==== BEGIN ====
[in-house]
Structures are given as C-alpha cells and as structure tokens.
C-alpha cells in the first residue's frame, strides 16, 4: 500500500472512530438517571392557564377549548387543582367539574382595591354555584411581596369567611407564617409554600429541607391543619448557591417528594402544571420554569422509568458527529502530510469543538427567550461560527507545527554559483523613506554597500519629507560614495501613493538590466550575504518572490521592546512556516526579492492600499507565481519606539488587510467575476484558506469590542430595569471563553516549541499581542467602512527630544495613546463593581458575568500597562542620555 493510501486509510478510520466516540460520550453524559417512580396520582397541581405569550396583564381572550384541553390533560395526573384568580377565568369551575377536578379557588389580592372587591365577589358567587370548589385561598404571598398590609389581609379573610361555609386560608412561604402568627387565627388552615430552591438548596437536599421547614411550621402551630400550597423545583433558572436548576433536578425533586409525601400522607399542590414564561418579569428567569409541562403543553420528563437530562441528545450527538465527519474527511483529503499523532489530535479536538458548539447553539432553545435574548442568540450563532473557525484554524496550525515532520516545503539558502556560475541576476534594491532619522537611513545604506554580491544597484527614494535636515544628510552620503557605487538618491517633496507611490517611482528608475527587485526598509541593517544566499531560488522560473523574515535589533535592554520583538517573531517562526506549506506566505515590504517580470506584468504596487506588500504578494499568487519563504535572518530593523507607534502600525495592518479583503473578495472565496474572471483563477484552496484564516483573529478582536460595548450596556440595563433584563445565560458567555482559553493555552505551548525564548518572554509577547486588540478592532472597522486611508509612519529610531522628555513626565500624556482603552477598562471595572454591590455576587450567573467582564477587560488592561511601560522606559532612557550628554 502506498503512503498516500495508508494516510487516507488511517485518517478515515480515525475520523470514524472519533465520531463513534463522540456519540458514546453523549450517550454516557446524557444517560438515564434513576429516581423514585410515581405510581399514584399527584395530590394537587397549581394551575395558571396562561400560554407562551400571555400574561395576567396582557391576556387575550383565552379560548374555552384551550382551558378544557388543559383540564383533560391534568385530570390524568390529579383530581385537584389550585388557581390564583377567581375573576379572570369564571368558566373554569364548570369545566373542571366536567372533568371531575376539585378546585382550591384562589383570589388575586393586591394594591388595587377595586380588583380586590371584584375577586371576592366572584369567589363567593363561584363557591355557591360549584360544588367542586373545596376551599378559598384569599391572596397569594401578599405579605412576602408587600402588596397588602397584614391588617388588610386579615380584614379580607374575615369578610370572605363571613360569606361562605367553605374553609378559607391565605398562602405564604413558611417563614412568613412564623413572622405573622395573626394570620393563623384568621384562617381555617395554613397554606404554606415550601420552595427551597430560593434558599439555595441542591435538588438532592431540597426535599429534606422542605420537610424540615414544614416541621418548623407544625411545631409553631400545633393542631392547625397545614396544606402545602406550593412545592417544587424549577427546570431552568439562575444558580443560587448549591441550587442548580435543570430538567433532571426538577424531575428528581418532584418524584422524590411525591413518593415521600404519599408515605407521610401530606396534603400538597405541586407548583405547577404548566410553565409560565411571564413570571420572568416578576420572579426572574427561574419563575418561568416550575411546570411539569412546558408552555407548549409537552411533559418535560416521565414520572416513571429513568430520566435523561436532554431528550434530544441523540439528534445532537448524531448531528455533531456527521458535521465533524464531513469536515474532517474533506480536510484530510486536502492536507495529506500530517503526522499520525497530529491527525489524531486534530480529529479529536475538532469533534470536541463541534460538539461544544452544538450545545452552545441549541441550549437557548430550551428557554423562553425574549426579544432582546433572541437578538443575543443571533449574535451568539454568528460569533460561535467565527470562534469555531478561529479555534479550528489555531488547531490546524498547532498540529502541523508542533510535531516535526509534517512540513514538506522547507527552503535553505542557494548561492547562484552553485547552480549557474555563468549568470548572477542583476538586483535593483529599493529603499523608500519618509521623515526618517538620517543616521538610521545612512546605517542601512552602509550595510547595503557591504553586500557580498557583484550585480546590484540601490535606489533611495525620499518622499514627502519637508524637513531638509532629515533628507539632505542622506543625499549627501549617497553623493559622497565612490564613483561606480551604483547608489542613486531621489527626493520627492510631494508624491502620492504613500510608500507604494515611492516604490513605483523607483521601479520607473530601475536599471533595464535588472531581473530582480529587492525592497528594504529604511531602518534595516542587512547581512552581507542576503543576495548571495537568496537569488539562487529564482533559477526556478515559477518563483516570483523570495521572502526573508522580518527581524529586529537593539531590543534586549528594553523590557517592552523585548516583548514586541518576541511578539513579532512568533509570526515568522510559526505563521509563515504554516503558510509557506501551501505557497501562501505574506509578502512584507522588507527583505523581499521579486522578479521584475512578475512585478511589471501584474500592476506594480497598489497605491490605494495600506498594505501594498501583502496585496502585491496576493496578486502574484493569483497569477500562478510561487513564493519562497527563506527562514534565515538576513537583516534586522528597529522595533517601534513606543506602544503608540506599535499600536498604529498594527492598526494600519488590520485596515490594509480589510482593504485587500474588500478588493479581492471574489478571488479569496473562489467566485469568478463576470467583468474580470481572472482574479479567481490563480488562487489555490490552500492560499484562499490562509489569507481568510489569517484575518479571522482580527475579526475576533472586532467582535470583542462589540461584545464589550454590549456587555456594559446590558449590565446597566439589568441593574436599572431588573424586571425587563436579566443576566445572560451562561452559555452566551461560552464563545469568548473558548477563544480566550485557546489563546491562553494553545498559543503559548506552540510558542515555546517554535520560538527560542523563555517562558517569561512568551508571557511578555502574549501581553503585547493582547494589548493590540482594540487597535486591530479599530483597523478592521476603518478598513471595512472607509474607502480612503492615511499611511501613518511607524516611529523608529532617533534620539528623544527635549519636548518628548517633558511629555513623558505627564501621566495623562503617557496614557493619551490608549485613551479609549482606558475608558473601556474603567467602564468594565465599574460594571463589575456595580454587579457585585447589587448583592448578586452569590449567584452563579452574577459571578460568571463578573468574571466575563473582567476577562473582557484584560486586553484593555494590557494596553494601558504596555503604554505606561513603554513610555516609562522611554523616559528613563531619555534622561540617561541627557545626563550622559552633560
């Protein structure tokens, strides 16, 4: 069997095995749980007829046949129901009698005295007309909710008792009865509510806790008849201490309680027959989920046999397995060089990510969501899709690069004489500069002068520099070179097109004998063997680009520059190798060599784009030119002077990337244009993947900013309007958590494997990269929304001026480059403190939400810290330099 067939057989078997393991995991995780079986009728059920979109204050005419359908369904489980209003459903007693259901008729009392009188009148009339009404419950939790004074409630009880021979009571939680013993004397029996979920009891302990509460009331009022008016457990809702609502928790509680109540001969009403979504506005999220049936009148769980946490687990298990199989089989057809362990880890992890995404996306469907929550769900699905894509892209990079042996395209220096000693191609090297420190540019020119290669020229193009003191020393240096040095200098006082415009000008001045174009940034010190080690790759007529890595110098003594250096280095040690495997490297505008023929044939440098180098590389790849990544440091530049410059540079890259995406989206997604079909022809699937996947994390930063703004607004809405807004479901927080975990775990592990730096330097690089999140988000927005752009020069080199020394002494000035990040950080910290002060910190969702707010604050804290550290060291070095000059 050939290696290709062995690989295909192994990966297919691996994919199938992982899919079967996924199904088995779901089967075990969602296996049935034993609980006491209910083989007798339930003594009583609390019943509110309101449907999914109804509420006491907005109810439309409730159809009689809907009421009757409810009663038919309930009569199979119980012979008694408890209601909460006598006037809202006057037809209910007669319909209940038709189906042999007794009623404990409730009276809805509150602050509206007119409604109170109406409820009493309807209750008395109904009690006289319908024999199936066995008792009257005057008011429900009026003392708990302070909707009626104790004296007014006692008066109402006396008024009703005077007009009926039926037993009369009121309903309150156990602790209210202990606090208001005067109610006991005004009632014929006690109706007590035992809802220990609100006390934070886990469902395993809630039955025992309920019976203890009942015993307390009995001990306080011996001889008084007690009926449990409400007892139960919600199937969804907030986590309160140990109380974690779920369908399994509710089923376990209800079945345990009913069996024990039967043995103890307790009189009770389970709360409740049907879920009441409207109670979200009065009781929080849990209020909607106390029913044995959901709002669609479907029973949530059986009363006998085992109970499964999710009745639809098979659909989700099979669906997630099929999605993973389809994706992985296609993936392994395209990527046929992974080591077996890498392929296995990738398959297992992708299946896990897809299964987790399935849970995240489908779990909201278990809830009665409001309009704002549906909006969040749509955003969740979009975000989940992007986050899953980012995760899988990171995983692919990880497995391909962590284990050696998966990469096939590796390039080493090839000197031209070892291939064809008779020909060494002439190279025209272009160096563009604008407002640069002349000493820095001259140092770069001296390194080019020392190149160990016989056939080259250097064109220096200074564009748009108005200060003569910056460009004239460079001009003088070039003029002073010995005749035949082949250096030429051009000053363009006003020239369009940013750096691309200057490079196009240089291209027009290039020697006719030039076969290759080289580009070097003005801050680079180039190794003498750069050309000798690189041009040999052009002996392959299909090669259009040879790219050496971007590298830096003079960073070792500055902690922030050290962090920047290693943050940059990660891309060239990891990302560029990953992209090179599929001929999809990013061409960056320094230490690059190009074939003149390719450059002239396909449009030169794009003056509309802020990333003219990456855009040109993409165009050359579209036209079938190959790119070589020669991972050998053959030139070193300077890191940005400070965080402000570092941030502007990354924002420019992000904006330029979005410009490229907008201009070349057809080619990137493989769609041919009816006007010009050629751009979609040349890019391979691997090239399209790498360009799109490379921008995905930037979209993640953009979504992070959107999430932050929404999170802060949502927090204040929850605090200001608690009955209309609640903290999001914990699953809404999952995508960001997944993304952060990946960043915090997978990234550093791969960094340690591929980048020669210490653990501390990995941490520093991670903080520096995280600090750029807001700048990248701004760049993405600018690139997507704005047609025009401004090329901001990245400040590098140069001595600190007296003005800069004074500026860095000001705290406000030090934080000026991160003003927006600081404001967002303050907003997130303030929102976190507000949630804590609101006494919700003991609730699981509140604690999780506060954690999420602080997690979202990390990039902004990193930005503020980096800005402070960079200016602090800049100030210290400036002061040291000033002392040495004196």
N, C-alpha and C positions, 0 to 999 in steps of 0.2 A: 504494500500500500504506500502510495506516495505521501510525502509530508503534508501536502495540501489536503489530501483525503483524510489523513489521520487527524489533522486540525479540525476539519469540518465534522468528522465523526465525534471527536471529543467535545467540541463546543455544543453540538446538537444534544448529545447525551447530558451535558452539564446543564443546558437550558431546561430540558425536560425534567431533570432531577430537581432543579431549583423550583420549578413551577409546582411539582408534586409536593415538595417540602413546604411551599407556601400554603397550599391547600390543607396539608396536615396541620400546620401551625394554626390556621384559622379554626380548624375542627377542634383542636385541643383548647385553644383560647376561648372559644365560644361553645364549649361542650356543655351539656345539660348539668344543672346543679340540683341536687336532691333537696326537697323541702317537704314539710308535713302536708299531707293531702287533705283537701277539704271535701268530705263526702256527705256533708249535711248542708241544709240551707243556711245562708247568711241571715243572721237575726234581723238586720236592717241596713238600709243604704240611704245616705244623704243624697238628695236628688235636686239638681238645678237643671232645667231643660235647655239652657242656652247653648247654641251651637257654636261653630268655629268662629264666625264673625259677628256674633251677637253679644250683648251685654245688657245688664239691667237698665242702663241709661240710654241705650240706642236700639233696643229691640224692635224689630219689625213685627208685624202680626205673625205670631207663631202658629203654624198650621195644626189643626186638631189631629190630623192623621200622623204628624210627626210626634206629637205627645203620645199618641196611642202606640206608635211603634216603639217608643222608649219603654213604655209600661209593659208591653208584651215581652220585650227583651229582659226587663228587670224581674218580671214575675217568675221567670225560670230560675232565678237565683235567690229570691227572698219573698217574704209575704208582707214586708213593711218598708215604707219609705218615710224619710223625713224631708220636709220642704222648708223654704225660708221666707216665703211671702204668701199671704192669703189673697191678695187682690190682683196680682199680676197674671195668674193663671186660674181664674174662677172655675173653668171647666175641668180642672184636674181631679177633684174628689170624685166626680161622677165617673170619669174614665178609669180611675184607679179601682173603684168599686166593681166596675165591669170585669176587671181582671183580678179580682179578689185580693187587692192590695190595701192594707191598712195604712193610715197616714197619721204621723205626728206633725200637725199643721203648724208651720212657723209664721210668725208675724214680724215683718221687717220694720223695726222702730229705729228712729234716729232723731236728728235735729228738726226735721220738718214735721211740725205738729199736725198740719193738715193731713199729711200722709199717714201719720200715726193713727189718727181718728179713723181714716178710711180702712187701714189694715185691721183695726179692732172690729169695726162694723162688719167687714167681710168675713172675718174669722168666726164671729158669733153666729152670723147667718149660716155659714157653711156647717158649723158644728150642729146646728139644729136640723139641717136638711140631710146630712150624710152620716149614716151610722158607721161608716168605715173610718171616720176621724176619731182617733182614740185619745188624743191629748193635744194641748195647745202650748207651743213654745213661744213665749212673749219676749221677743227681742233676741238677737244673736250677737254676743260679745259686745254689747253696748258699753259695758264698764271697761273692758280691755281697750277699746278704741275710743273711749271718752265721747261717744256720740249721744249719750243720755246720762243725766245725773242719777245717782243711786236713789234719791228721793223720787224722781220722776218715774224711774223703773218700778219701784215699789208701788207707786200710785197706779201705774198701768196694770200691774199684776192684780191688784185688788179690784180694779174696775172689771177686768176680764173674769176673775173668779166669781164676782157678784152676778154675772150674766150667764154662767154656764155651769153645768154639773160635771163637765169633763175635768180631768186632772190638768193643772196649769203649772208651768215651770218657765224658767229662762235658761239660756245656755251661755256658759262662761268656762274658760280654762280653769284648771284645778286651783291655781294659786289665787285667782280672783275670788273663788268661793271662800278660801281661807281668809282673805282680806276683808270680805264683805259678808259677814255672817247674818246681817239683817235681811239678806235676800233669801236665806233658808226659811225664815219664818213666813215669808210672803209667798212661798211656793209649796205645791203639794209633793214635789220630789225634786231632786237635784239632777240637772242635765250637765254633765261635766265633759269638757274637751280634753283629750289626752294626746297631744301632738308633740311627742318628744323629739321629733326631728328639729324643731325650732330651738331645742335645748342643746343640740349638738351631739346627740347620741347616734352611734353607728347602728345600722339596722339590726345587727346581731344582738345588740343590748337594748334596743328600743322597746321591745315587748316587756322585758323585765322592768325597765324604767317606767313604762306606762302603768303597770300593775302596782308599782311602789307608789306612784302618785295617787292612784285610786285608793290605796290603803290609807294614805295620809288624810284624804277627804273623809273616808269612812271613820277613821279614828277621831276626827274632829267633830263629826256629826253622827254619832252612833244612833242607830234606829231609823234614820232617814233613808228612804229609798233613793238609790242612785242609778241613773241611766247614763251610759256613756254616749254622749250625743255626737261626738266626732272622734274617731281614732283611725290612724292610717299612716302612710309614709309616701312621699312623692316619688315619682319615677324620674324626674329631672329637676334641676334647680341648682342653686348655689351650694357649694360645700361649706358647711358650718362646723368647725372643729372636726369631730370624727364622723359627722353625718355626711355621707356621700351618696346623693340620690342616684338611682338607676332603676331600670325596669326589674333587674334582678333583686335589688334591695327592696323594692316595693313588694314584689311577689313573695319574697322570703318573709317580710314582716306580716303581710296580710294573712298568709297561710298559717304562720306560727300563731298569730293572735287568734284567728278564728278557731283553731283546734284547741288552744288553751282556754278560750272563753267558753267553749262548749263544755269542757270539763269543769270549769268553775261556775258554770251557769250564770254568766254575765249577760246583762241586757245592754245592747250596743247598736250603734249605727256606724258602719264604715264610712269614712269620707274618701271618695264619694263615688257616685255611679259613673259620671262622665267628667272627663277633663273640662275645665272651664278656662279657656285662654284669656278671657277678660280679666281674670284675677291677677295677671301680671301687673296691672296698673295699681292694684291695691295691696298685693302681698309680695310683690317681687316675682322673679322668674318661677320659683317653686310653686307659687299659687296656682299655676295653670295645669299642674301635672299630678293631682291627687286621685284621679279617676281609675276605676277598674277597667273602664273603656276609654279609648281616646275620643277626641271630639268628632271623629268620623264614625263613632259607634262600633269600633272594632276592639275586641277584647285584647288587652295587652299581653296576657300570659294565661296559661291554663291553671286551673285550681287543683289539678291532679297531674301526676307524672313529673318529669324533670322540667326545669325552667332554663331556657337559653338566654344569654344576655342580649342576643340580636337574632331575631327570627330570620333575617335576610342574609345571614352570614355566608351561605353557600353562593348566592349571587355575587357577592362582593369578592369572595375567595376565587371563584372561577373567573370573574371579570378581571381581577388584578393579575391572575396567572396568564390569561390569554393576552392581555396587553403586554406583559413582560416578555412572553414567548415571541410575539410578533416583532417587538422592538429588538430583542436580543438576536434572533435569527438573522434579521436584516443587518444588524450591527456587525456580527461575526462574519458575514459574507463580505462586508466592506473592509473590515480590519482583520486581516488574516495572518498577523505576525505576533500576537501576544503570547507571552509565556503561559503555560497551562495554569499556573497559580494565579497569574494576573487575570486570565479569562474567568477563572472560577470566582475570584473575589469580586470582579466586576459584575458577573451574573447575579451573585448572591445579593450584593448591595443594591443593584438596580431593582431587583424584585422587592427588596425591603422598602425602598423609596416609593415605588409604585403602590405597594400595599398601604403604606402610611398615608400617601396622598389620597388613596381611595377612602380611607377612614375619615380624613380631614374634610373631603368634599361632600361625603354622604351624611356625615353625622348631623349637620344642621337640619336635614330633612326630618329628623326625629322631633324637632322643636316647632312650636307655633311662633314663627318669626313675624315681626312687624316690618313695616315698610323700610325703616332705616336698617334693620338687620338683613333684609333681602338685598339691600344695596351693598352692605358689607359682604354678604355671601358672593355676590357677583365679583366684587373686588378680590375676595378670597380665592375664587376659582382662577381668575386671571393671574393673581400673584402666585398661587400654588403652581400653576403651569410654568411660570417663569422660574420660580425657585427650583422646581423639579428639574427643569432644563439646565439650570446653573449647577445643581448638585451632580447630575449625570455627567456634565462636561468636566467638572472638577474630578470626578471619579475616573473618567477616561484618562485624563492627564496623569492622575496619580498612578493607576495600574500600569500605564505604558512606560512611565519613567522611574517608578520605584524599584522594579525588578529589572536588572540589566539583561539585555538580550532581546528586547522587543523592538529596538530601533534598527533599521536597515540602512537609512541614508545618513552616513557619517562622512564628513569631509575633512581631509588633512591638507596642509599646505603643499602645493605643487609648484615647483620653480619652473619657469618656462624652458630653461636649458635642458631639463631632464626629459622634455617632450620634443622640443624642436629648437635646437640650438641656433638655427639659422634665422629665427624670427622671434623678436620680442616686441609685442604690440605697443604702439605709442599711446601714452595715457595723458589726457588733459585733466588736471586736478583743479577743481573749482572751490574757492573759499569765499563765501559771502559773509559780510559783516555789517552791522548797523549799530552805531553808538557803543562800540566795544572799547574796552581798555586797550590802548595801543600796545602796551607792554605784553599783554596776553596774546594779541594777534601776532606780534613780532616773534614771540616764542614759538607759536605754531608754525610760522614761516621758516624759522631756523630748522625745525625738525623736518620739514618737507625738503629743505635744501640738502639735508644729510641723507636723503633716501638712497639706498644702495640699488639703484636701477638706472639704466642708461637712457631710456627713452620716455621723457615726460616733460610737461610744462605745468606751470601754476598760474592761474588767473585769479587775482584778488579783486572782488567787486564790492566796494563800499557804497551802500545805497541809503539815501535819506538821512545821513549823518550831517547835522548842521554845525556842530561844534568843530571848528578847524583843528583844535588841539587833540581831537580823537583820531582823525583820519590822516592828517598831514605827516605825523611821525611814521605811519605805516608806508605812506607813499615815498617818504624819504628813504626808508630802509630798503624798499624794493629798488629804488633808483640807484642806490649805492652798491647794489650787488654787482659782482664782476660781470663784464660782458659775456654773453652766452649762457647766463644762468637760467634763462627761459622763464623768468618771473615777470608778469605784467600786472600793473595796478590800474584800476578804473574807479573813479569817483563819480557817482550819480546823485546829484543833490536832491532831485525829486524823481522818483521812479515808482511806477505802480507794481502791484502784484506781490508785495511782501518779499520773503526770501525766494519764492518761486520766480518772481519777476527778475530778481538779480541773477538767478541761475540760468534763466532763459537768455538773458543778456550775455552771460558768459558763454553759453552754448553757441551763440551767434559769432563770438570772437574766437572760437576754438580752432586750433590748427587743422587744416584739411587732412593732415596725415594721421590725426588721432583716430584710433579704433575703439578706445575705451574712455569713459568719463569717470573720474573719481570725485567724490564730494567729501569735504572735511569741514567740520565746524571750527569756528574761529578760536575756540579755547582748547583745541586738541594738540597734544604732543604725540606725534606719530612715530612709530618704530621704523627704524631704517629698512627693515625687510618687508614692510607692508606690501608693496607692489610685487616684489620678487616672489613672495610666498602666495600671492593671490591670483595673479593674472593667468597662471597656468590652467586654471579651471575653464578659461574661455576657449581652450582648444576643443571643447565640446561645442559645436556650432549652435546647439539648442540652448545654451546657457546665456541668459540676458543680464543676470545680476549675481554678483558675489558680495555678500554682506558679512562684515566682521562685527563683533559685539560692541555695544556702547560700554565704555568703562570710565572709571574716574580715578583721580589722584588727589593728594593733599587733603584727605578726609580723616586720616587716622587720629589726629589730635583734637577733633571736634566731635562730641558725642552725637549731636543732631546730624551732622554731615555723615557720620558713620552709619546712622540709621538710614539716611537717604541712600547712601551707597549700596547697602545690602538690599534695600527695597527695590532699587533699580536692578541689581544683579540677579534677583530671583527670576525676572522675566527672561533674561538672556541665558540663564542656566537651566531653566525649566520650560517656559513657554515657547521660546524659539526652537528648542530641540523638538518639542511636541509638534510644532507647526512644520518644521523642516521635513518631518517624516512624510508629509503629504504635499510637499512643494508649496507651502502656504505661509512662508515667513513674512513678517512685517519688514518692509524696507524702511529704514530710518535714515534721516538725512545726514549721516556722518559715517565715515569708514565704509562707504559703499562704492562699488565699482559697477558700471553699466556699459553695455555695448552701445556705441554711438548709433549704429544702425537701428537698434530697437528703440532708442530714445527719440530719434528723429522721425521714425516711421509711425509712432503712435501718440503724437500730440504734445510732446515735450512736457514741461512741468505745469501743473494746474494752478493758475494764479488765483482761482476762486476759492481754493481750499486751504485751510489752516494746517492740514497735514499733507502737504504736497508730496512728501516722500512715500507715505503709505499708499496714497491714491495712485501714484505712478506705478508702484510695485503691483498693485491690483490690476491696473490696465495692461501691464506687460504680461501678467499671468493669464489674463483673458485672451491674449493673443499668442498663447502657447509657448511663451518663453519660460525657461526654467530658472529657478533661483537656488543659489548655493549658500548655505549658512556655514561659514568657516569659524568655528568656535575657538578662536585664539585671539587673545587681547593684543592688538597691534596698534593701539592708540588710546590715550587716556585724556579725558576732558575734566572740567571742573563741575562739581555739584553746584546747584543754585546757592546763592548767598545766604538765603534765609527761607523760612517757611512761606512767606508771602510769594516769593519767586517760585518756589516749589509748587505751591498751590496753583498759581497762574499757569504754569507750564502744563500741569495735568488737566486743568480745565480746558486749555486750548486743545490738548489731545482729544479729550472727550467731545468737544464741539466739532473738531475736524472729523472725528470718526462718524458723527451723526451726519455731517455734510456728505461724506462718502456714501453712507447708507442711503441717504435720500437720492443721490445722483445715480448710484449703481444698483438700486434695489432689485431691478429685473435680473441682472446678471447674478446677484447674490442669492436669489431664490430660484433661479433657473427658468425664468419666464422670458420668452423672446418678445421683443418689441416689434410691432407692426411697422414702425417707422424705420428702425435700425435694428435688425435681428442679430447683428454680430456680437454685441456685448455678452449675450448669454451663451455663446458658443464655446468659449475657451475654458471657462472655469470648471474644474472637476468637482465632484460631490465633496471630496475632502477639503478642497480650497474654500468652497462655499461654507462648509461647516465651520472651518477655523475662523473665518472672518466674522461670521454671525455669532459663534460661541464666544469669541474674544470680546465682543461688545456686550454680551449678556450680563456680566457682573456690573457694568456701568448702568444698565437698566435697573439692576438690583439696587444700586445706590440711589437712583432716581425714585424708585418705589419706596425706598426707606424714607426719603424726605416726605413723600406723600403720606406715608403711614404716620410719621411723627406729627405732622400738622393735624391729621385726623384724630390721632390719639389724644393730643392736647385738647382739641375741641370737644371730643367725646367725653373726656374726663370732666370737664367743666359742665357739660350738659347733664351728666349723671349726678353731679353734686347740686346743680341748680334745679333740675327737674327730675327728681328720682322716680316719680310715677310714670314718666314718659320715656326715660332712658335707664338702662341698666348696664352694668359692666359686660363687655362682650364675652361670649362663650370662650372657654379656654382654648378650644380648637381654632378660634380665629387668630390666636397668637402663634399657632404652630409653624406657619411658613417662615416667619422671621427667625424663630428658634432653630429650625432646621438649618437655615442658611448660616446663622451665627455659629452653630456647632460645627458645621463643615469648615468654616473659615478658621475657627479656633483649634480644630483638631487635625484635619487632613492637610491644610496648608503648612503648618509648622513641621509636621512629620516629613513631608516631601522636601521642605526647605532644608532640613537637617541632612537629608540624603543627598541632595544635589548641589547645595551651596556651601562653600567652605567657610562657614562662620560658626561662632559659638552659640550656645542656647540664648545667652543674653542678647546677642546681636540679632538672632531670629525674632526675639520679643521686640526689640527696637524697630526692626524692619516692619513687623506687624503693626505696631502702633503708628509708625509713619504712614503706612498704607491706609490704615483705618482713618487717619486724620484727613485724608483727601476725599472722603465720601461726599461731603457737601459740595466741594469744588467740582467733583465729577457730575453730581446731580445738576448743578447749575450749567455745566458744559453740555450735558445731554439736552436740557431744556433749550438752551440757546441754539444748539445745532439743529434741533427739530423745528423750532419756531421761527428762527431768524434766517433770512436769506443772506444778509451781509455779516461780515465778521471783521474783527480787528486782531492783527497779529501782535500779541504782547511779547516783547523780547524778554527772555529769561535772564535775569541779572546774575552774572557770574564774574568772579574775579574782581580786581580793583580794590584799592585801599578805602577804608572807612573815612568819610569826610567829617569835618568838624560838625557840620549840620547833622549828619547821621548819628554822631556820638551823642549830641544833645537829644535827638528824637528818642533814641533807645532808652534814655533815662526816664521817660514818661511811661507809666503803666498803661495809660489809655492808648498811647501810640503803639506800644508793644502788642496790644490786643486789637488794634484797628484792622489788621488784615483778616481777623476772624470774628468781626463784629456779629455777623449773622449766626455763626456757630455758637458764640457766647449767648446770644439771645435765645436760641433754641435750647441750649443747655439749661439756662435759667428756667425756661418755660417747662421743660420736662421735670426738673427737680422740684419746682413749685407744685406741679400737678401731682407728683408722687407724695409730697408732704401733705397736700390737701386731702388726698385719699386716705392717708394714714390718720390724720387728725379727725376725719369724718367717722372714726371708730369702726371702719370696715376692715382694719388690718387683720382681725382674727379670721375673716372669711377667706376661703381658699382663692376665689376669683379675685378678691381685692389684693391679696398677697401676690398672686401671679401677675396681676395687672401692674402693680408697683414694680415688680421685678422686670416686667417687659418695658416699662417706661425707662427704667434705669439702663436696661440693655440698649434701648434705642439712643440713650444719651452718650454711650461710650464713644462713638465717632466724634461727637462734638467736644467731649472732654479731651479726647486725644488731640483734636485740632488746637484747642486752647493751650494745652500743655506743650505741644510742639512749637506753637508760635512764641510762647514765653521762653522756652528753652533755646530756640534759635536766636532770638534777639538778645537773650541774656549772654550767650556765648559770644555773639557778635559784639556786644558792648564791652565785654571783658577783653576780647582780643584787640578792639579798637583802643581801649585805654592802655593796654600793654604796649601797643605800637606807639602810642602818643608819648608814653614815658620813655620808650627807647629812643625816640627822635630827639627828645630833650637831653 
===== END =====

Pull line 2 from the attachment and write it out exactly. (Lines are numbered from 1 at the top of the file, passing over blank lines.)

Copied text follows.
Structures are given as C-alpha cells and as structure tokens.